SC upholds VP Robredo’s win

Published February 16, 2021, 12:34 PM

by Rey Panaligan 

No decision yet on third cause of action, Bongbong’s spokesman claims

The Supreme Court (SC), sitting as Presidential Electoral Tribunal (PET), upheld the victory of Vice President Ma. Leonor “Leni” Robredo in the 2016 vice presidential election.

After its full court session on Tuesday morning, Feb. 16, the SC, in a unanimous vote of 15 justices, dismissed the election protest filed by former Sen. Ferdinand “Bongbong” Marcos Jr. against VP Robredo.

Vice President Leni Robredo

SC spokesman Brian Keith F. Hosaka said that seven justices concurred fully in the decision to dismiss the protest, while eight justices voted in the result – only on the dismissal of the petition.

The names of those who concurred fully in the decision to dismiss and those who voted merely in the result (the dismissal) were not revealed by Hosaka.

He merely said that a copy of the decision or resolution will be uploaded in the SC website – – once available.

While Hosaka did not mention the writer or ponente of the decision, published reports show that the justice-in-charge of the election protest is Associate Justice Marvic Mario Victor F. Leonen.

It took the SC, sitting as PET, almost four years to resolve the protest that was filed by Marcos in June 2016.

Truth has prevailed

The camp of Vice President Robredo viewed the decision as a triumph of truth.

In a Facebook post, Aika Robredo, the vice president’s eldest daughter, shared a photo of her mother with her back turned from the camera with the words: “Sa huli, ang tama ang laging mananaig (In the end, the truth shall always prevail).”

Aika captioned the post simply with “Today.”

Office of the Vice President (OVP) Undersecretary Philip Dy, Robredo’s chief of staff, said also on Facebook that he has mixed feelings about the High Court’s decision.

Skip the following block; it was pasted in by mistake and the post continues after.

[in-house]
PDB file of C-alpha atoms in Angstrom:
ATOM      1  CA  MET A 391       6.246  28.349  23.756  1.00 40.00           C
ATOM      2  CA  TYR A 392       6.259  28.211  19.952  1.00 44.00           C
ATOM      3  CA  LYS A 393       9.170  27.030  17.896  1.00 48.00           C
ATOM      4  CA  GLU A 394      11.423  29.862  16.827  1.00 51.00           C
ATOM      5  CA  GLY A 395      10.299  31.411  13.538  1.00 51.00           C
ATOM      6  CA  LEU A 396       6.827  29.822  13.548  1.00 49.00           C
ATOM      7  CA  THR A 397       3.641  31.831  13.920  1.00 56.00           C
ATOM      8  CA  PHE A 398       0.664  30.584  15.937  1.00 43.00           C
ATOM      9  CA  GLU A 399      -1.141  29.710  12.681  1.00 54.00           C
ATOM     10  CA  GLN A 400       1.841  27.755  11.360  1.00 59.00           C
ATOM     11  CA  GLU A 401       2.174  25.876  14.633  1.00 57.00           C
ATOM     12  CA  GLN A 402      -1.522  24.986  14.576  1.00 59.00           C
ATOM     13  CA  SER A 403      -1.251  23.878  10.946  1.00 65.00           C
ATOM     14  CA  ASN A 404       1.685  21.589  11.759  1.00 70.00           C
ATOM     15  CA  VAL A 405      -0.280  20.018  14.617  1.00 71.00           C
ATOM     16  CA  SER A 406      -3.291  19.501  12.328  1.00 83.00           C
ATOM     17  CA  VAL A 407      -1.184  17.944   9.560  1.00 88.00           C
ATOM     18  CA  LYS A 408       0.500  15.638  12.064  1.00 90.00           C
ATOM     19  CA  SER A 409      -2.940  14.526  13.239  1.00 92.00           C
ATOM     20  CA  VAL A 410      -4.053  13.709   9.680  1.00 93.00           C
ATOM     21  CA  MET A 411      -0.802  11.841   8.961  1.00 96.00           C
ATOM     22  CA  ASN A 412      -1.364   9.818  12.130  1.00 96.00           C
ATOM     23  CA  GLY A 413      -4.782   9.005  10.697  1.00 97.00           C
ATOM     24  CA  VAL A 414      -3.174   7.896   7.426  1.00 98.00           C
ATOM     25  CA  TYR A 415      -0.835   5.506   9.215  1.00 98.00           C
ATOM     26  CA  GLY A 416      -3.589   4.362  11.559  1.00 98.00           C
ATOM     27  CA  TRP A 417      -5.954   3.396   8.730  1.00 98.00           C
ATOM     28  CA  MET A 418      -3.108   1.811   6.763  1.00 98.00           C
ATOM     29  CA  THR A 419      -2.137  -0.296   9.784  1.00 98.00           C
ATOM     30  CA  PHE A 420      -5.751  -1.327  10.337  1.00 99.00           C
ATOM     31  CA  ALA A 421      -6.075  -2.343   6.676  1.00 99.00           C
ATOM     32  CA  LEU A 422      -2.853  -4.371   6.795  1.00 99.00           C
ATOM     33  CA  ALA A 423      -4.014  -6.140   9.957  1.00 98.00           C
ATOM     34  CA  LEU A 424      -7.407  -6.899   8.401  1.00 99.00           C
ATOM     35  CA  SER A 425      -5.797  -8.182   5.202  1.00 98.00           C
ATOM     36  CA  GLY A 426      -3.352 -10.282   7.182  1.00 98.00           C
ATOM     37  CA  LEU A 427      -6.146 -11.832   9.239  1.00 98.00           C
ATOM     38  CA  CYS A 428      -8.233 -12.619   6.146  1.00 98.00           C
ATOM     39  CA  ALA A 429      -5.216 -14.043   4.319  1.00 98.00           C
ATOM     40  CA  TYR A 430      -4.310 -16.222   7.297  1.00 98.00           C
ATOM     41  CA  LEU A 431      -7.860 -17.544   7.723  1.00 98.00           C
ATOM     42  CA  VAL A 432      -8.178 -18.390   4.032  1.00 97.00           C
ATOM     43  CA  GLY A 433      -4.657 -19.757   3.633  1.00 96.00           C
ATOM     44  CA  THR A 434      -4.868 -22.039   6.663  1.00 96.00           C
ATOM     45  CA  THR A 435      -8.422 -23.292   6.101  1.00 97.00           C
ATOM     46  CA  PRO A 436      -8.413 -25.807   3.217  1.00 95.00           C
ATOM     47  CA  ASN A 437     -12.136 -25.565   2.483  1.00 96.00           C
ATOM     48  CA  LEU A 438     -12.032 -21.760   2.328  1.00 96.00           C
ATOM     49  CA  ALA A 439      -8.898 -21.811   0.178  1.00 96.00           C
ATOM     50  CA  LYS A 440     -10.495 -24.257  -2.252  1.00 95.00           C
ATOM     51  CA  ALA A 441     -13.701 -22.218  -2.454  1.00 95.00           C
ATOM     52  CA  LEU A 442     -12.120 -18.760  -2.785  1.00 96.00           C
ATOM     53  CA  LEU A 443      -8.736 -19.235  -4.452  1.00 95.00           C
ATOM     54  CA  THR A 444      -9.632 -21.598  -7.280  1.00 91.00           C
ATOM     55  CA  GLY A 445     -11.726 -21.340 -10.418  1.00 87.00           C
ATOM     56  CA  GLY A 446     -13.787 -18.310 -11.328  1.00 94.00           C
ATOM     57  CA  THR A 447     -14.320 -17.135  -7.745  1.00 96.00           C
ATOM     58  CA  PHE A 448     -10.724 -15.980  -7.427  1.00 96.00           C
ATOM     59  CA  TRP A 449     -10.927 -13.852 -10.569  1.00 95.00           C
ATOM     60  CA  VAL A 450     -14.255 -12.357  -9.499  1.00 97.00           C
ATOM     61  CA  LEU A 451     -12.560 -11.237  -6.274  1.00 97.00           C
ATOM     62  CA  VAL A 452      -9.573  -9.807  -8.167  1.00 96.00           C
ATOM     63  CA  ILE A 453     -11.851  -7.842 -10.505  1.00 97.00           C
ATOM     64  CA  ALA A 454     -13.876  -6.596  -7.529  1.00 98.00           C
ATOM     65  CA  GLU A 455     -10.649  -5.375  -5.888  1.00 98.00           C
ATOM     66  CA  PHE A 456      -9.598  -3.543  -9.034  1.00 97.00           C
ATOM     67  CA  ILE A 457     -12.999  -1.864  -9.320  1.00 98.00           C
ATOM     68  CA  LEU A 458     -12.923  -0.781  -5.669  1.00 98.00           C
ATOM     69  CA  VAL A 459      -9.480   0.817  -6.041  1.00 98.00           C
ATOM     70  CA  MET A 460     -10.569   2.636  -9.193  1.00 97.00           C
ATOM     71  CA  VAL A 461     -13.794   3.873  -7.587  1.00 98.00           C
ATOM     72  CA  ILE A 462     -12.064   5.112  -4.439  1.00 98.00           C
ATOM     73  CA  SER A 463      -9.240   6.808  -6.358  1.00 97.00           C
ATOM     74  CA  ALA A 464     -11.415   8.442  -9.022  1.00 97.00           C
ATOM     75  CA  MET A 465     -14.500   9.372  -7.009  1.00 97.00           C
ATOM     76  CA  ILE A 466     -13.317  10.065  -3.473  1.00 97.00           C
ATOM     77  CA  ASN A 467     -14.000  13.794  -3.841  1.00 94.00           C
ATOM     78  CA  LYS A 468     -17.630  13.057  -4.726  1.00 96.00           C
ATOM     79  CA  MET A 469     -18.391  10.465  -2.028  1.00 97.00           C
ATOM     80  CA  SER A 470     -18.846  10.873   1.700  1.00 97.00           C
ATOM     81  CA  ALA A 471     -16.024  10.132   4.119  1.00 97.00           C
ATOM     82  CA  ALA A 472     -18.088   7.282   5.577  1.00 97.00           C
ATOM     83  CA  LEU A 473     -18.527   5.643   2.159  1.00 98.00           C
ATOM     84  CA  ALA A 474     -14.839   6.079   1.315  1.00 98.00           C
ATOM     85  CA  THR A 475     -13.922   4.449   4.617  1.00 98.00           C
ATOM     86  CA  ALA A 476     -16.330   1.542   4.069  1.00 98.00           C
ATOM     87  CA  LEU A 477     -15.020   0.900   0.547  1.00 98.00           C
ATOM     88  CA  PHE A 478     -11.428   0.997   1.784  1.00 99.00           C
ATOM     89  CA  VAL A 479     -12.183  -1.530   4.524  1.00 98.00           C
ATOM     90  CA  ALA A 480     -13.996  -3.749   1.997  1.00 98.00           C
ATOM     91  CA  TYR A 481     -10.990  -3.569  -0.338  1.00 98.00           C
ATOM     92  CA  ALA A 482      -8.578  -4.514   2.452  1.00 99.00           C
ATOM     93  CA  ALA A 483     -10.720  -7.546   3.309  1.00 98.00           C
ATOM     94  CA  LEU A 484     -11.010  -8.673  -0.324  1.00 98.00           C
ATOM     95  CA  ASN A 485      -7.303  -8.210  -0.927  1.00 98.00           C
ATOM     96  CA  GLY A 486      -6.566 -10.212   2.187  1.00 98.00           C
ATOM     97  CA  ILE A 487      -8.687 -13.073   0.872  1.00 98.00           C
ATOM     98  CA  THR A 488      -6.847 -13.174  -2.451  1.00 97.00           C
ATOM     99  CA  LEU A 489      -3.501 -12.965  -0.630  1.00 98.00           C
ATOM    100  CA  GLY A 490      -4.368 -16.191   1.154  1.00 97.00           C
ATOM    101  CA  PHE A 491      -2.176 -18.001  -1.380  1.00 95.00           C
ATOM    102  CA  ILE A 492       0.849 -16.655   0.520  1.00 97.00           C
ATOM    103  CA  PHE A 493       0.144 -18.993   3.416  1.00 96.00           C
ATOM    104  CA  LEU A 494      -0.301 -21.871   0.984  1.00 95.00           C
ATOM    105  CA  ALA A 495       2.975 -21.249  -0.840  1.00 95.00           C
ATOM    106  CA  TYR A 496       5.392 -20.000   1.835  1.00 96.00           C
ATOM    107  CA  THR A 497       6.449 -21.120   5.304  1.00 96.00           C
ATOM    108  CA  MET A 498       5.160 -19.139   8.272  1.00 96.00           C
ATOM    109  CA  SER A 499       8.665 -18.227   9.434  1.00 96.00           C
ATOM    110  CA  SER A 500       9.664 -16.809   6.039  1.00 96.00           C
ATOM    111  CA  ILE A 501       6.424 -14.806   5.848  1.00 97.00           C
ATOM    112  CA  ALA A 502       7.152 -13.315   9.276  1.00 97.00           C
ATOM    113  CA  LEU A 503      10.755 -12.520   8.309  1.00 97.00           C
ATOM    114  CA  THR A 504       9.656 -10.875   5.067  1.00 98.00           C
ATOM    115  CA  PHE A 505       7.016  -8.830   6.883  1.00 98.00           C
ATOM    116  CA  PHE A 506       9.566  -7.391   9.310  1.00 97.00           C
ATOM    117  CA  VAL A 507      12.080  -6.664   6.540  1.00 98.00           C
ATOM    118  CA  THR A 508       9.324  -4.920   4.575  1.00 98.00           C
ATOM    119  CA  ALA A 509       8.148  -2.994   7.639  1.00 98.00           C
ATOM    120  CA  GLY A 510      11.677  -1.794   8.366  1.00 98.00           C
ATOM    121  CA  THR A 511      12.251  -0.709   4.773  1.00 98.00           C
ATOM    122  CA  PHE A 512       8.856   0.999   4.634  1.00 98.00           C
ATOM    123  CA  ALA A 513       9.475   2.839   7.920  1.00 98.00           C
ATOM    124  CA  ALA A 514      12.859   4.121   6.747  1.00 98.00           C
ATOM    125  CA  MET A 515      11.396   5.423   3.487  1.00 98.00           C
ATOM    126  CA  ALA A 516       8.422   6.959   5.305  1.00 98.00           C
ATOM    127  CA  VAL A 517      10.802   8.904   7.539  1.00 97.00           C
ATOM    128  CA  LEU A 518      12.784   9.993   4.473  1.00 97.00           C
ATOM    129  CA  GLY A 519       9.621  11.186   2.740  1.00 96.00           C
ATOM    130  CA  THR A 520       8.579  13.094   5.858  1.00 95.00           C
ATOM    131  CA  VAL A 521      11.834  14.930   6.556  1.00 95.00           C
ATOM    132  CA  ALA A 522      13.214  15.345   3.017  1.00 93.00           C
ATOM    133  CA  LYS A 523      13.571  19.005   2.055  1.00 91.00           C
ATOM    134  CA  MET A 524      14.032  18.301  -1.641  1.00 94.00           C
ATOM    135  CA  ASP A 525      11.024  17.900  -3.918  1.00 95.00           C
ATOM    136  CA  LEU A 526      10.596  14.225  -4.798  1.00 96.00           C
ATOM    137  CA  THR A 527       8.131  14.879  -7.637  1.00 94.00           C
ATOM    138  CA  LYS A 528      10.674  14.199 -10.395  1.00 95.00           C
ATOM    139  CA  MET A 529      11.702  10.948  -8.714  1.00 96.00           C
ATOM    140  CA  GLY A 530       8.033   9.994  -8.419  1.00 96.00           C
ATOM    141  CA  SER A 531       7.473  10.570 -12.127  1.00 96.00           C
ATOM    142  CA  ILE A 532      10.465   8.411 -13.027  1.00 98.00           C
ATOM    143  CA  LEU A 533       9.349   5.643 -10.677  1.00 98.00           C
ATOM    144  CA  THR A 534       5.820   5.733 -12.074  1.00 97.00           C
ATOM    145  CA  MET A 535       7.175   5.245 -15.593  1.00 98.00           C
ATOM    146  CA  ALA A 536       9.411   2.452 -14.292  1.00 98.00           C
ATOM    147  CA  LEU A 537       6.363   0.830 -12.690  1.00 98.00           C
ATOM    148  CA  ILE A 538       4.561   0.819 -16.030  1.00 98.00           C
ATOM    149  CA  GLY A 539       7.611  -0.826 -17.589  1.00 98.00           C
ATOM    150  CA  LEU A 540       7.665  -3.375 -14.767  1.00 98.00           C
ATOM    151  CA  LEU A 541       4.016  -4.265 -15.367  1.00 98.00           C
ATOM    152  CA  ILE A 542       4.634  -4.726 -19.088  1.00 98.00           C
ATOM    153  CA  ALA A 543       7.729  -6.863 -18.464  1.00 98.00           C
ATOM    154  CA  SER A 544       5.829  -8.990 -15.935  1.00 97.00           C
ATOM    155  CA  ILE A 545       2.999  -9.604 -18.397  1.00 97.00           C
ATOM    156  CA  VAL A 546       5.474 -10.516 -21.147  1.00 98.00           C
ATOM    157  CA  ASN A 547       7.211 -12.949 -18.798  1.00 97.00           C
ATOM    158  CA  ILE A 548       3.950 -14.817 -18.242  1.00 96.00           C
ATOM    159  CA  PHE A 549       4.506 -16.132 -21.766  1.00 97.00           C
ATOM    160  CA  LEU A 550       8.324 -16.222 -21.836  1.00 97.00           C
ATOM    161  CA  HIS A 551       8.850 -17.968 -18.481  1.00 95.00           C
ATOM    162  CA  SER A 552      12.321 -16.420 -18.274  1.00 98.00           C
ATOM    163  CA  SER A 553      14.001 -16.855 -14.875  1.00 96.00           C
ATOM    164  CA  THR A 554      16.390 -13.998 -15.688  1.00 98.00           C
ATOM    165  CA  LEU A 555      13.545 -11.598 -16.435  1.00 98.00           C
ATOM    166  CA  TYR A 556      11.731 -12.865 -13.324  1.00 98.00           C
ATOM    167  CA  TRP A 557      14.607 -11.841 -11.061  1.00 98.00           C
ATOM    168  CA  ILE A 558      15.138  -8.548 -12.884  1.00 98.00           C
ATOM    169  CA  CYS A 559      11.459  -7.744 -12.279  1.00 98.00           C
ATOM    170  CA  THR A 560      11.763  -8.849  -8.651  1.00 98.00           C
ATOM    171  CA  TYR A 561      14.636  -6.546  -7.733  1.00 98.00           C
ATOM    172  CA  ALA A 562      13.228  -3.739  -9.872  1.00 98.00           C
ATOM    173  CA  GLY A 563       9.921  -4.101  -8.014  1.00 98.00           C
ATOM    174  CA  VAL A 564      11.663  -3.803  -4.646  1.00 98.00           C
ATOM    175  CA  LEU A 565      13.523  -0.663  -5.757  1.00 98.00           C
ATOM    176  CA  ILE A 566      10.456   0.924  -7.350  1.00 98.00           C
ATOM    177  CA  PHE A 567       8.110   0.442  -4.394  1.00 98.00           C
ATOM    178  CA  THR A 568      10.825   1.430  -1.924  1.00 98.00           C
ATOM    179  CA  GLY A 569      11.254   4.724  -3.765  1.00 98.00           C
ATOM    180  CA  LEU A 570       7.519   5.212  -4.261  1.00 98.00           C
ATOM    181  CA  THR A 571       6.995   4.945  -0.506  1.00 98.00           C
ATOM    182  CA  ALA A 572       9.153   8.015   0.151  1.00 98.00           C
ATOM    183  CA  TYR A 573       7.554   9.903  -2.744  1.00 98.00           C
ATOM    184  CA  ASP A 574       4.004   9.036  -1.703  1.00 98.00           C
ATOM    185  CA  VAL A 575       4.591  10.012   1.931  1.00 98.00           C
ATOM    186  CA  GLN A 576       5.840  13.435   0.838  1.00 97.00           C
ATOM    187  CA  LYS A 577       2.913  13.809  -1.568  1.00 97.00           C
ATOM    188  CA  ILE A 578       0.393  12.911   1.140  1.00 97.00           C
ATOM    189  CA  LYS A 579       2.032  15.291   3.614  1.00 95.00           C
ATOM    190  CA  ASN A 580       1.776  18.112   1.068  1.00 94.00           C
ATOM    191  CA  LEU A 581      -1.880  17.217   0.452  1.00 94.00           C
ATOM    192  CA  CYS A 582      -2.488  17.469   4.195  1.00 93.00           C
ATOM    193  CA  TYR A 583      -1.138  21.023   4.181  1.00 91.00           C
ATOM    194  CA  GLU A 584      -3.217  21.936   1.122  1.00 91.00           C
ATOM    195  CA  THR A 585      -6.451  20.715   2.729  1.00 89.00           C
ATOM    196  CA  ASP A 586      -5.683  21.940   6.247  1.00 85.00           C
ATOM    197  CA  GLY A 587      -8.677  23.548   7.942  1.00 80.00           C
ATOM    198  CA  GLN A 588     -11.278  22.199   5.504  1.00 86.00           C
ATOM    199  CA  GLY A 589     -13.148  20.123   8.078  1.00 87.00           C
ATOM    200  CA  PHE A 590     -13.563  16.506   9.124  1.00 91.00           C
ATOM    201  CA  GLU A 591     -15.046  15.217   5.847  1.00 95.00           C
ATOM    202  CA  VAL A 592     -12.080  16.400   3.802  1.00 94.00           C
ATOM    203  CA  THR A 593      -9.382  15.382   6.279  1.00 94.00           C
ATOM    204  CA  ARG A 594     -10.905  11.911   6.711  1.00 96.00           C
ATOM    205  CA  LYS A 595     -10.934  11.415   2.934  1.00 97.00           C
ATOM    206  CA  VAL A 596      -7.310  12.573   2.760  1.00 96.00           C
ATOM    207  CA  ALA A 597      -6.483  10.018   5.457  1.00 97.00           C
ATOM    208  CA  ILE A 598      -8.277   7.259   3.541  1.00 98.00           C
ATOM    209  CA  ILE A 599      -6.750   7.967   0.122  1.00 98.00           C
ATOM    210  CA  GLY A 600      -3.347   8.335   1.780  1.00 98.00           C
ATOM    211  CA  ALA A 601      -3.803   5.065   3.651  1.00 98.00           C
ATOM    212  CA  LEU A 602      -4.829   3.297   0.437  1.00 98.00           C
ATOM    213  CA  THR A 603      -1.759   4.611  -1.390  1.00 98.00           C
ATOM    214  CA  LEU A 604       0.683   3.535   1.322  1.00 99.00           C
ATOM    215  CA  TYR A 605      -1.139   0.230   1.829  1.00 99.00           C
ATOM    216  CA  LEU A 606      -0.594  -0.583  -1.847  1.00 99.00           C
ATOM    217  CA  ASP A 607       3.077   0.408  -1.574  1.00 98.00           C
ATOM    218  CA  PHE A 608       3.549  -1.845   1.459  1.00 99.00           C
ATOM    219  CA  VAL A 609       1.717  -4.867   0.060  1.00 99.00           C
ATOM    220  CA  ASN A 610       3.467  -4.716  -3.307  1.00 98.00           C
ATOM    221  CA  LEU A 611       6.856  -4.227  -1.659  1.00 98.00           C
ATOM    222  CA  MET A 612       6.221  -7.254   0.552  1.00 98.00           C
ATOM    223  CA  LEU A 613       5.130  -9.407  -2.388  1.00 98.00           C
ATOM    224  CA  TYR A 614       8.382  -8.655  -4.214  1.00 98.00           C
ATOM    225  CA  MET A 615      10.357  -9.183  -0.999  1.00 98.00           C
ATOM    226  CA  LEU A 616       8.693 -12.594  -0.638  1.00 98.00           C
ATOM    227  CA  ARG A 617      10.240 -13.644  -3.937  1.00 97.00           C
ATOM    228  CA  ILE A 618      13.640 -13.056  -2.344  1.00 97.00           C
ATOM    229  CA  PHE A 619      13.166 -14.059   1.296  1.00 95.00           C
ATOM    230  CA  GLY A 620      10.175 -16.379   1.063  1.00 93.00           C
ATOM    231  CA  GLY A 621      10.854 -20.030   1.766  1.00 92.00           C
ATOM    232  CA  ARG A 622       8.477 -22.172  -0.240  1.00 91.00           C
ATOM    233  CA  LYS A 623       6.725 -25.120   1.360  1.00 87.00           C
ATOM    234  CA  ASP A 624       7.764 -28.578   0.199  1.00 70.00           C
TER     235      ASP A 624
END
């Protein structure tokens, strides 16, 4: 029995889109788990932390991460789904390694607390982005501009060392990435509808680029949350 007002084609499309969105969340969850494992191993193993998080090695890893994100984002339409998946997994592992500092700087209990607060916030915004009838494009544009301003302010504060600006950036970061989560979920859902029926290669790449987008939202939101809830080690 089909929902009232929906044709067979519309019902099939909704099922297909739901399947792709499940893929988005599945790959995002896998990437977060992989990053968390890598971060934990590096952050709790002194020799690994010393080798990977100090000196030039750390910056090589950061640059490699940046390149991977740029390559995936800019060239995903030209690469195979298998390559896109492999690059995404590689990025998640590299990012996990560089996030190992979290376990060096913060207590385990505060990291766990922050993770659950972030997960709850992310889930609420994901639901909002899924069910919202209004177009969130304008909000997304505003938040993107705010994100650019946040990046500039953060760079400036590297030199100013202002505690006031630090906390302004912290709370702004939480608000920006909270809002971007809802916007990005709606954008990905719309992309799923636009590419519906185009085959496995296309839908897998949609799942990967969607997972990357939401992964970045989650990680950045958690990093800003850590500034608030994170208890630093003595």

“Sa totoo lang, di ko pa naiintindihan yung nararamdaman ko. Merong ‘totoo ba ito.’ Merong ‘sa wakas.’ Merong relief. Merong saya. Merong excitement. Higit sa lahat, merong pasasalamat. Malalim na pasasalamat (In truth, I cannot understand how I feel. There is ‘Is this true?’ There’s ‘finally.’ There’s relief. There’s joy. There’s excitement. Most of all, there’s gratitude. Deep gratitude),” he said.

“Pasasalamat na natuldukan na yung kasinungalingan. Pasasalamat na kasinliwanag ng araw ang katotohanan. Pasasalamat na move on na sa wakas, dahil ang daming mas mahalagang kailangang buhusan ng atensyon at panahon. Congrats, Mam Leni! Tuloy ang trabaho (Thankful that the lies have finally come to an end. Thankful that the truth is as bright as the sun. Thankful that we can move on finally, because there are more important things that we should pour our attention and time into. Congrats, Ma’am Leni! Back to work)!”

Jill Campo-Javiniar, head of OVP’s Angat Buhay program, echoed the same statement.

“The Supreme Court has spoken. Ma’am Leni is the duly elected Vice President of the Republic of the Philippines,” she said in Filipino.

Second cause of action

Reacting to the decision, the camp of ex-senator Marcos said the PET has yet to decide on the third cause of action.

Lawyer Vic Rodriguez, Marcos’ spokesman, issued the following statement:

“Based on the official pronouncement made by the Presidential Electoral Tribunal today (Feb. 16), the court unanimously voted to dismiss our second cause of action which is the manual recount and judicial revision.

“However, as to the issue on how to proceed with our third cause of action which is the annulment of votes in Mindanao, the Tribunal has yet to decide on the matter.”

3 causes of action

Marcos’ protest against Robredo has  three causes of action — annulment of the proclamation of Robredo; recount and revision of ballots in 36,465 protested clustered precincts; and annulment of election results for vice president Vice President in the provinces of Maguindanao, Lanao del Sur and Basilan on the ground of alleged terrorism; intimidation and harassment of voters as well as pre-shading of ballots in all of the 2,756 protested clustered precincts. (With reports from Raymund Antonio and Mario Casayuran)